Douglas Osheroff is an experimental physicist whose research efforts center around the studies of quantum fluids and solids and glasses at ultra-low temperatures.
Osheroff participated in the discovery and identification of three superfluid phases of liquid helium three (3He), and the identification and understanding of two nuclear antiferromagnetic phases of solid 3He. He was also an early participant in studies of weak localization in two-dimensional conductors, and the first to show the importance of interactions between thermally active defects in glasses at low temperatures. His work with glasses also includes research that will facilitate the development of new low-heat capacity/high-resolution thermometers.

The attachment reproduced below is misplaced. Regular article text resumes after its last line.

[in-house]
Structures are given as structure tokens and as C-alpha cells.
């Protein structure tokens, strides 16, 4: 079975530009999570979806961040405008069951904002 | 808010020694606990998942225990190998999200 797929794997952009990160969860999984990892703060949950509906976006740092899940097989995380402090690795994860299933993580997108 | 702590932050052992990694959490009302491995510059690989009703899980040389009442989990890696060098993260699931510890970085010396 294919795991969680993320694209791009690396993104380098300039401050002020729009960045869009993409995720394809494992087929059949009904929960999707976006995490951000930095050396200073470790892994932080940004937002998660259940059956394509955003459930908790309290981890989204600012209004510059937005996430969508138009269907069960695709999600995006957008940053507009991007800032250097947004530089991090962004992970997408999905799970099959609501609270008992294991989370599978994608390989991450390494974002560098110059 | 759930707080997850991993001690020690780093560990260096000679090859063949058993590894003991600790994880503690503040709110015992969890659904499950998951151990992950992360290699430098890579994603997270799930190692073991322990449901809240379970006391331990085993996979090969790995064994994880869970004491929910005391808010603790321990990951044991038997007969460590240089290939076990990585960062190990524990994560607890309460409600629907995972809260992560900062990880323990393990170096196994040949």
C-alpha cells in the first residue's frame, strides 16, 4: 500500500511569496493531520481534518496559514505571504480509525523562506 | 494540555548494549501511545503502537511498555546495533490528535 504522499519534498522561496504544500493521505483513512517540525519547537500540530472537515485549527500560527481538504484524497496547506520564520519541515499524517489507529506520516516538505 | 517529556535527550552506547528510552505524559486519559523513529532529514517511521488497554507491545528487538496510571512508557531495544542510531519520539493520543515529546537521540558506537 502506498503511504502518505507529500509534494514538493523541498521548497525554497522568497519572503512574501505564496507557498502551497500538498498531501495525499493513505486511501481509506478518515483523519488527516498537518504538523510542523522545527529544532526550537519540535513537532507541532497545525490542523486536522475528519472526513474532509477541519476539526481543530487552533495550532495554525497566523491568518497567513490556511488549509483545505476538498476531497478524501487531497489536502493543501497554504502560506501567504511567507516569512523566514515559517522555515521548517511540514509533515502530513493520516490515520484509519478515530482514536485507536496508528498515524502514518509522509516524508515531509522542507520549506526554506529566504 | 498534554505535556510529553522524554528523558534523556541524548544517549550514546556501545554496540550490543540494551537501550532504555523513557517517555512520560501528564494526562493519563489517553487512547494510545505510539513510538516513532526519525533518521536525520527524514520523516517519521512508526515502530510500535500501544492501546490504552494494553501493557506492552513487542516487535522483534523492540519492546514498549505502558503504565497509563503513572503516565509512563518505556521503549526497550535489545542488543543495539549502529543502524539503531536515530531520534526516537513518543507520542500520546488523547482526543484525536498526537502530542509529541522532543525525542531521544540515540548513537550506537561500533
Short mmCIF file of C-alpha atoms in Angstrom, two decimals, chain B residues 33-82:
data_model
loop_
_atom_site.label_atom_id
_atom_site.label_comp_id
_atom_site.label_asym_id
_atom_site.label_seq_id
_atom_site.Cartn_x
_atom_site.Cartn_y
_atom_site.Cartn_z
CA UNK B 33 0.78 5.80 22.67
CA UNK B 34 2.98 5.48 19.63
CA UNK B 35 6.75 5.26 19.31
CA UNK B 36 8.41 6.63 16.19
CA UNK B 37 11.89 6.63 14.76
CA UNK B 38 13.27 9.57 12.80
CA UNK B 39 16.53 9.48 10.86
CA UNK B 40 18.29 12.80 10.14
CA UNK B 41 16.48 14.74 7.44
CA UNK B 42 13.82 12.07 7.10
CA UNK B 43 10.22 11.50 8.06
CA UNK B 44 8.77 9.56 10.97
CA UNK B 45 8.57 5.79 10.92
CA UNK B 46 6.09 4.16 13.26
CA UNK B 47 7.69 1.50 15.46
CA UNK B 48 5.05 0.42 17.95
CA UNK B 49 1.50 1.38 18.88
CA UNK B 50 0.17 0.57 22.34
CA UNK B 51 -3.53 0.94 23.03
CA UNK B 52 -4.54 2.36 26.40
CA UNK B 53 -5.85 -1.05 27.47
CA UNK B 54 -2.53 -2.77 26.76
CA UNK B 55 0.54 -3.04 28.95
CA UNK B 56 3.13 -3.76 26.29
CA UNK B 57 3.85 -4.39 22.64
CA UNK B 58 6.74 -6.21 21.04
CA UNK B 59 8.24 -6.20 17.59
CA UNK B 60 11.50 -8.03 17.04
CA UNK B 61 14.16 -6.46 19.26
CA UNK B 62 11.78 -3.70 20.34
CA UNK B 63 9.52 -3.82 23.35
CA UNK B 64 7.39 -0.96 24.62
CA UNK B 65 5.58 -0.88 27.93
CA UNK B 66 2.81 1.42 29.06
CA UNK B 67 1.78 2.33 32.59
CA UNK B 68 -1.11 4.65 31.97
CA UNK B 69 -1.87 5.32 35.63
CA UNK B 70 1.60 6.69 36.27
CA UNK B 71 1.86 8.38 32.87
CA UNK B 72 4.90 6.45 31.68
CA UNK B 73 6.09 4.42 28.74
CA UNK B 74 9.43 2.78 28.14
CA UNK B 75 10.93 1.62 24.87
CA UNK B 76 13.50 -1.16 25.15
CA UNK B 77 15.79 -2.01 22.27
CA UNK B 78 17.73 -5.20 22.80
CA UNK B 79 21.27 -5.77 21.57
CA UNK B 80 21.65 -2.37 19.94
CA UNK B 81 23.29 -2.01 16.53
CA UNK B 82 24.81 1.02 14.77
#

Osheroff is the J. G. Jackson and C. J. Wood Professor of Physics at Stanford University and served as chair from 1993-96, and is a professor of applied physics. He joined the Stanford faculty in 1987 after spending fifteen years in research at AT&T Bell Laboratories. In 2003, he served as a member of the Columbia Accident Investigation Board and is a co-author of the report concerning the investigation.
Osheroff received a B.S. (1967) from the California Institute of Technology, and an M.S. (1969) and Ph.D. (1973) from Cornell University.
Last updated January 1, 2005.